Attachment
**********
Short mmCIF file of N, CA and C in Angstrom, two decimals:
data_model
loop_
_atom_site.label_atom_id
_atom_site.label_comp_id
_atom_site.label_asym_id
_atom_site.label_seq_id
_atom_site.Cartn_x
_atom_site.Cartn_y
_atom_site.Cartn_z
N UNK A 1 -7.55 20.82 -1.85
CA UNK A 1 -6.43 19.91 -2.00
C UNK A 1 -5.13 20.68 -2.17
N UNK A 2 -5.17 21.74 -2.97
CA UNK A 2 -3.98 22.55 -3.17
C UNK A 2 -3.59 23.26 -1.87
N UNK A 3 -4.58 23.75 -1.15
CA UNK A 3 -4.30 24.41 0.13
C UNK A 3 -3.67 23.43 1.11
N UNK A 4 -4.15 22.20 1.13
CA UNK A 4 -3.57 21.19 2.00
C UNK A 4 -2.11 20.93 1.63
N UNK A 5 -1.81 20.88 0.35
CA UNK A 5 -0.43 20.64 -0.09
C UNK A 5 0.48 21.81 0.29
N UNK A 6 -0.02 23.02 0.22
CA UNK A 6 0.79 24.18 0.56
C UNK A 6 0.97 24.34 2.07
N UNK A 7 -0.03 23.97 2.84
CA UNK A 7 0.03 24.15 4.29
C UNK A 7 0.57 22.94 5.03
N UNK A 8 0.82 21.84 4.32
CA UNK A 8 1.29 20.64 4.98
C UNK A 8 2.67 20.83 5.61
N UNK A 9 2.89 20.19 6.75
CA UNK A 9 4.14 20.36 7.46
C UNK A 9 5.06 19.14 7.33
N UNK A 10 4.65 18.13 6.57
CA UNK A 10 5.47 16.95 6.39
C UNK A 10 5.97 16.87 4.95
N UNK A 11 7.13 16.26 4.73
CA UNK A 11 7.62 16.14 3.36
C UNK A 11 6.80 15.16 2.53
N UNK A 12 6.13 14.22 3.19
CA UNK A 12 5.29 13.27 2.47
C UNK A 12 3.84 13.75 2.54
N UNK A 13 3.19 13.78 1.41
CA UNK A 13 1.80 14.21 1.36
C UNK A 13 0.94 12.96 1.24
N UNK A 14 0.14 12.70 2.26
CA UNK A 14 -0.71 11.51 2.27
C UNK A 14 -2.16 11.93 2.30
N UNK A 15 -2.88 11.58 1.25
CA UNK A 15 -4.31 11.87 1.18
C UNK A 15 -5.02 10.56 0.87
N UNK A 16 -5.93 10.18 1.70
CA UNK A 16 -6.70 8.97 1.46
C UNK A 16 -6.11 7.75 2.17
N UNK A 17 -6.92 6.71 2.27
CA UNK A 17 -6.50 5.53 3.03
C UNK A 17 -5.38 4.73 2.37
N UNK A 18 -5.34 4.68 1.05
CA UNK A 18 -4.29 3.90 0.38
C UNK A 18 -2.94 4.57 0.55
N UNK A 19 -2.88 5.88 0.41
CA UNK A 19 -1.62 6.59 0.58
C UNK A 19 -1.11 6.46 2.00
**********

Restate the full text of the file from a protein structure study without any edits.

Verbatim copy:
Short mmCIF file of N, CA and C in Angstrom, two decimals:
data_model
loop_
_atom_site.label_atom_id
_atom_site.label_comp_id
_atom_site.label_asym_id
_atom_site.label_seq_id
_atom_site.Cartn_x
_atom_site.Cartn_y
_atom_site.Cartn_z
N UNK A 1 -7.55 20.82 -1.85
CA UNK A 1 -6.43 19.91 -2.00
C UNK A 1 -5.13 20.68 -2.17
N UNK A 2 -5.17 21.74 -2.97
CA UNK A 2 -3.98 22.55 -3.17
C UNK A 2 -3.59 23.26 -1.87
N UNK A 3 -4.58 23.75 -1.15
CA UNK A 3 -4.30 24.41 0.13
C UNK A 3 -3.67 23.43 1.11
N UNK A 4 -4.15 22.20 1.13
CA UNK A 4 -3.57 21.19 2.00
C UNK A 4 -2.11 20.93 1.63
N UNK A 5 -1.81 20.88 0.35
CA UNK A 5 -0.43 20.64 -0.09
C UNK A 5 0.48 21.81 0.29
N UNK A 6 -0.02 23.02 0.22
CA UNK A 6 0.79 24.18 0.56
C UNK A 6 0.97 24.34 2.07
N UNK A 7 -0.03 23.97 2.84
CA UNK A 7 0.03 24.15 4.29
C UNK A 7 0.57 22.94 5.03
N UNK A 8 0.82 21.84 4.32
CA UNK A 8 1.29 20.64 4.98
C UNK A 8 2.67 20.83 5.61
N UNK A 9 2.89 20.19 6.75
CA UNK A 9 4.14 20.36 7.46
C UNK A 9 5.06 19.14 7.33
N UNK A 10 4.65 18.13 6.57
CA UNK A 10 5.47 16.95 6.39
C UNK A 10 5.97 16.87 4.95
N UNK A 11 7.13 16.26 4.73
CA UNK A 11 7.62 16.14 3.36
C UNK A 11 6.80 15.16 2.53
N UNK A 12 6.13 14.22 3.19
CA UNK A 12 5.29 13.27 2.47
C UNK A 12 3.84 13.75 2.54
N UNK A 13 3.19 13.78 1.41
CA UNK A 13 1.80 14.21 1.36
C UNK A 13 0.94 12.96 1.24
N UNK A 14 0.14 12.70 2.26
CA UNK A 14 -0.71 11.51 2.27
C UNK A 14 -2.16 11.93 2.30
N UNK A 15 -2.88 11.58 1.25
CA UNK A 15 -4.31 11.87 1.18
C UNK A 15 -5.02 10.56 0.87
N UNK A 16 -5.93 10.18 1.70
CA UNK A 16 -6.70 8.97 1.46
C UNK A 16 -6.11 7.75 2.17
N UNK A 17 -6.92 6.71 2.27
CA UNK A 17 -6.50 5.53 3.03
C UNK A 17 -5.38 4.73 2.37
N UNK A 18 -5.34 4.68 1.05
CA UNK A 18 -4.29 3.90 0.38
C UNK A 18 -2.94 4.57 0.55
N UNK A 19 -2.88 5.88 0.41
CA UNK A 19 -1.62 6.59 0.58
C UNK A 19 -1.11 6.46 2.00